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by Scott Bay

January 7, 2019

There are some things really good breaststrokers can do that the rest of us struggle with

Most good breaststrokers have an anatomical commonality: They stand with their toes pointed out. Not necessarily in opposite directions, although many can do that on demand. For the straight-footed or pigeon-toed, things are different. The key difference is the push.

What is the push?

The push is very simple for natural-born breaststrokers. They can turn their feet out and, instead of wedging with their legs and pushing with their inner thighs (the old-style frog kick), they can grab the water with the inside edges of their feet and push back on the water for propulsive force. This keeps the drag profile or streamline very narrow while generating huge force. Since breaststroke is the only stroke where kick plays either an equal or dominant role, this is a significant advantage. So how do you know if you’re one of the chosen ones?

  • On the deck—If you can stand comfortably with your heels together and your toes pointed out then you might be a natural. Even more so if your knees are still forward when your toes are pointed out.
  • In the water—The best way to check is to find some deep water and put your belly button against the wall and your legs straight down, keeping your knees on the wall. Using one leg at a time, draw your heel up to your butt the point the toes out and sweep down. If you feel the pressure on the inside of your foot and calf, then you have the makings of a really great breaststroke kick.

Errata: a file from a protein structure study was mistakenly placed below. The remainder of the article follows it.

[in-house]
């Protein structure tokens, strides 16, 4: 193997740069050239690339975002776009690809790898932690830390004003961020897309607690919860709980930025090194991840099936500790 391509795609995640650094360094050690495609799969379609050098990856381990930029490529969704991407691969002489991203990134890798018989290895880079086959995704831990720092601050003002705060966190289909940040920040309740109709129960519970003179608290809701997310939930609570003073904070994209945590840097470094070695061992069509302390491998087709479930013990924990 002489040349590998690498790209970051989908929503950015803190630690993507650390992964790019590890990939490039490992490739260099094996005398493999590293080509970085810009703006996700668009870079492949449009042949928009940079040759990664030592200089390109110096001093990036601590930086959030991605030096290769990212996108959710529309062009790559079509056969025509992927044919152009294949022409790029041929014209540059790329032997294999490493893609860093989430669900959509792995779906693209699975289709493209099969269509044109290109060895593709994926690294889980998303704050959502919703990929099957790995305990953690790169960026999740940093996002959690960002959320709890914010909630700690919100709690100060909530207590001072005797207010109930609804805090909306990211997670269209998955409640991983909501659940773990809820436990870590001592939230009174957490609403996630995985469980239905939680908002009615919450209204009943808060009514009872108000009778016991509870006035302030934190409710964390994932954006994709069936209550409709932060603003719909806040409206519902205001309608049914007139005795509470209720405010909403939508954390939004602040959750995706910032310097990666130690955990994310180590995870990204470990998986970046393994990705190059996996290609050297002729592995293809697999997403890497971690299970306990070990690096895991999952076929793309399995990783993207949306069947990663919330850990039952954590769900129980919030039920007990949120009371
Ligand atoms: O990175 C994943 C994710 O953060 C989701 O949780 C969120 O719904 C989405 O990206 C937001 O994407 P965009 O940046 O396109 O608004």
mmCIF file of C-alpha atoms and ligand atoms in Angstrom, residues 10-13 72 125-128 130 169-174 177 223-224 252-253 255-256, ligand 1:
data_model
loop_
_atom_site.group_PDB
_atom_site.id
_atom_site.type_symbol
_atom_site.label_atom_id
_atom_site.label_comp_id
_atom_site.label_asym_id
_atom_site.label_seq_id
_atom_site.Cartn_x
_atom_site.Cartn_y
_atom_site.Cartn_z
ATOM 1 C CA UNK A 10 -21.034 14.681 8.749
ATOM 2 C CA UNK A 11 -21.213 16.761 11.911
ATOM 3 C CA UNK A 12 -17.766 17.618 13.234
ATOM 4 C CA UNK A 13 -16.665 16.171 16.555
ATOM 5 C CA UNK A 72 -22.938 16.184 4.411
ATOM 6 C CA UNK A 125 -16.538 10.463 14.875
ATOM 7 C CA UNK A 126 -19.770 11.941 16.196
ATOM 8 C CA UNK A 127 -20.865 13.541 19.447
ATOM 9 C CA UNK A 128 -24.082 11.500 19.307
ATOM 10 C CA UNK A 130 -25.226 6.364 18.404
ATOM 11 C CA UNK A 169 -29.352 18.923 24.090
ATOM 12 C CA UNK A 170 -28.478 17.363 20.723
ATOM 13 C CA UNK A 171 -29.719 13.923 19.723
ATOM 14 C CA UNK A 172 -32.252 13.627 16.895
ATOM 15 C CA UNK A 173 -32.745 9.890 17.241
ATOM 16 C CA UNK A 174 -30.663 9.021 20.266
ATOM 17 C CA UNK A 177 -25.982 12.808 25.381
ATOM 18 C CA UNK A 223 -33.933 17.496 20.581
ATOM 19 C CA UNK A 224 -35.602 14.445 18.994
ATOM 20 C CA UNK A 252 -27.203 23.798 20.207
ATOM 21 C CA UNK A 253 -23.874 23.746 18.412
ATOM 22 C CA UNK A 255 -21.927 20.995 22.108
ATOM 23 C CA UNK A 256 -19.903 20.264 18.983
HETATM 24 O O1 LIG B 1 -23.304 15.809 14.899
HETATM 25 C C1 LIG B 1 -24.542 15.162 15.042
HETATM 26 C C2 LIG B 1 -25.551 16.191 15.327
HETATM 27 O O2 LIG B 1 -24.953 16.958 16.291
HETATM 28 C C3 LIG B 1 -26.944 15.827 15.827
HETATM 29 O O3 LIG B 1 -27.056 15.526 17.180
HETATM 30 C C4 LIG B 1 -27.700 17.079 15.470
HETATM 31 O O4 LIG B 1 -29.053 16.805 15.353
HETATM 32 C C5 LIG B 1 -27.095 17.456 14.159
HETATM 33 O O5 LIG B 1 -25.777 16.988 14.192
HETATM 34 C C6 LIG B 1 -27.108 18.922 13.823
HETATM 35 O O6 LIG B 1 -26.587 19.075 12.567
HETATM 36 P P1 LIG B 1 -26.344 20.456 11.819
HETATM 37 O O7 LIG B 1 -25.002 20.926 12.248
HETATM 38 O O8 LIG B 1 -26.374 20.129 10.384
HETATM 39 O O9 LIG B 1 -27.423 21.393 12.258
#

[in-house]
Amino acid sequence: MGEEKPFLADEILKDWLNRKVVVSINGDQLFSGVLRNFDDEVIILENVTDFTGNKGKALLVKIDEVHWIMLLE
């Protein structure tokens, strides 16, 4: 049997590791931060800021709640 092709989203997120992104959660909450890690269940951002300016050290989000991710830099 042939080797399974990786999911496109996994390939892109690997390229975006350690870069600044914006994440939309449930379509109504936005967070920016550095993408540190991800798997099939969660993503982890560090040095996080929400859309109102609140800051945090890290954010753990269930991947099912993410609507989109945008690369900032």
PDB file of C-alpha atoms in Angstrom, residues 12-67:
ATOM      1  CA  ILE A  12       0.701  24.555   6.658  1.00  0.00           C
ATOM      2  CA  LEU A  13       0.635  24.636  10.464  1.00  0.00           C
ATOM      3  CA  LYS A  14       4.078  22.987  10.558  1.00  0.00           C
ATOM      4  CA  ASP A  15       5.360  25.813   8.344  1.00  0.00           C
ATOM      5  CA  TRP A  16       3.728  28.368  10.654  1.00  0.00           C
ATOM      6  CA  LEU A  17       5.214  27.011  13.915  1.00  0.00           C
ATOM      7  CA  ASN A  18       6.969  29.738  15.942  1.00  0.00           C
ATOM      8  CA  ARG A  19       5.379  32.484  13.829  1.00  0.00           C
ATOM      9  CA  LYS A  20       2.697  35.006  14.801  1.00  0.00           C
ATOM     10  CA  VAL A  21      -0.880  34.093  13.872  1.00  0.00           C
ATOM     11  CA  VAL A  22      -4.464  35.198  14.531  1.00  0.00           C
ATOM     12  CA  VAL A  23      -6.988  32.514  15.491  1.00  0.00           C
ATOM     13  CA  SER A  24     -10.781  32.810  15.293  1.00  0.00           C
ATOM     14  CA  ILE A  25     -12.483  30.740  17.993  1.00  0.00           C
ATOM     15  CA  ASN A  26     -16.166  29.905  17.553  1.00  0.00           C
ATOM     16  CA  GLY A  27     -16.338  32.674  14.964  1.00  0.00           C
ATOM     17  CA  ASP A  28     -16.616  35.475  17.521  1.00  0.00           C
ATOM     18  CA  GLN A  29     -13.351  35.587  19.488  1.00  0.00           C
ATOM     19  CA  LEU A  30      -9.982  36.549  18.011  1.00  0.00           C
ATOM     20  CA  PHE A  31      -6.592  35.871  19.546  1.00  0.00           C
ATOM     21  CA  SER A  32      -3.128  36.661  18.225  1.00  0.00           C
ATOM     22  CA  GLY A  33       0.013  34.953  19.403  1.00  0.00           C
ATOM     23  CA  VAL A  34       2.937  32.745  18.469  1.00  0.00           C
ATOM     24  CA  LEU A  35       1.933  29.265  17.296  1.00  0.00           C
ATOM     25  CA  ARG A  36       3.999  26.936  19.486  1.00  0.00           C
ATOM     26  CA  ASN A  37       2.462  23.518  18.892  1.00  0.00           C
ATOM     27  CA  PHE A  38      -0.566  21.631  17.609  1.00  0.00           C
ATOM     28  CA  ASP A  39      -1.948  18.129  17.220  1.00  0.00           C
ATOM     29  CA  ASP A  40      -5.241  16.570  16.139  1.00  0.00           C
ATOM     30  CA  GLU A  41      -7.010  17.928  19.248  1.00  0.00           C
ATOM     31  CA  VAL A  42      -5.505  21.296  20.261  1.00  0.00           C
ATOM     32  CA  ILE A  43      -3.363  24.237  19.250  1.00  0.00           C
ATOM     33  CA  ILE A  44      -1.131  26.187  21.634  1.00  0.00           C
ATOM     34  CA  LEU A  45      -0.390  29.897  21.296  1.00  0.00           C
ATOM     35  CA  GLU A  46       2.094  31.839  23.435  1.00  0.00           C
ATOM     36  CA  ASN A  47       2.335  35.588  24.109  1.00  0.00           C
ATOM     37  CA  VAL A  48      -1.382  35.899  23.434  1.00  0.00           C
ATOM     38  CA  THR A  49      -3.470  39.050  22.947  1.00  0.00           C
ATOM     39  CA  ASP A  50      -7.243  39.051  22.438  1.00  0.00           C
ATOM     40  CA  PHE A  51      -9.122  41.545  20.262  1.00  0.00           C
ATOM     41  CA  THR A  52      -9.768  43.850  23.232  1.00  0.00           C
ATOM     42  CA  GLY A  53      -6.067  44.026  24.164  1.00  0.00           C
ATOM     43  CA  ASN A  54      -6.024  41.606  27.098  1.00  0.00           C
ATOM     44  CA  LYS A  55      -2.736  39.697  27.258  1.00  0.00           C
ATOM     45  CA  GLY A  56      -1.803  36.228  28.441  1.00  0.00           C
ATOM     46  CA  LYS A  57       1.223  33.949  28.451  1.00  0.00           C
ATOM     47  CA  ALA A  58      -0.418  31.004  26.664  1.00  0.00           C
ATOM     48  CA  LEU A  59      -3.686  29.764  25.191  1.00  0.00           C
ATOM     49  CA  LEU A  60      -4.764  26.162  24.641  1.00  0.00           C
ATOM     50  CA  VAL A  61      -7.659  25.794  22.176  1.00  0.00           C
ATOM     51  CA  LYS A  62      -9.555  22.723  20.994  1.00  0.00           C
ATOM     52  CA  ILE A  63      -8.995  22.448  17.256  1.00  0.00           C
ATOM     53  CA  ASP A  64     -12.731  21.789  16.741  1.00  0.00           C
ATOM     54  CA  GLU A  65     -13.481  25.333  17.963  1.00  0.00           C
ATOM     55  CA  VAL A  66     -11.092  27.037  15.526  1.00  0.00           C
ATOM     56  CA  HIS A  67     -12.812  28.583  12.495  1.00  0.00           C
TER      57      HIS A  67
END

• Propulsive force—This means that you can actually make it go. With your hands at your sides for balance, kick breaststroke on your back, being careful to keep the knees inside of the ankles throughout the kick. If you can kick your hands, which are near your thighs, you’re likely on target. And don’t let the knees come out of the water. If you can do this without discomfort, you might be a natural breaststroker.

What if you can’t do this?

The natural born have the advantage of both the skeletal architecture and the muscular support since birth that makes the breaststroke kick easier. The good news is that most people can stretch and develop flexibility to be able to turn their feet out and push. So long as you don’t experience pain in the hips, knees, or ankles while learning, you can improve your breaststroke kick.

If you lack the flexibility to use the inside edges of your feet and need to use a wider kick by drawing your knees out first, be careful how much effort you put into your kick—this can lead to groin injury if done aggressively.

In addition, look for other ways to maximize speed, such as by focusing on your pull. Some coaches say that breaststroke is 50 percent kick and 50 percent pull, but this isn’t always the case. The reason breaststrokers come in so many different sizes and shapes is that there are a lot of different ways to do it well.

Adjusting the percentage to more pull than kick will be addressed in a future article.


  • Technique and Training


  • Breaststroke
  • Stroke Technique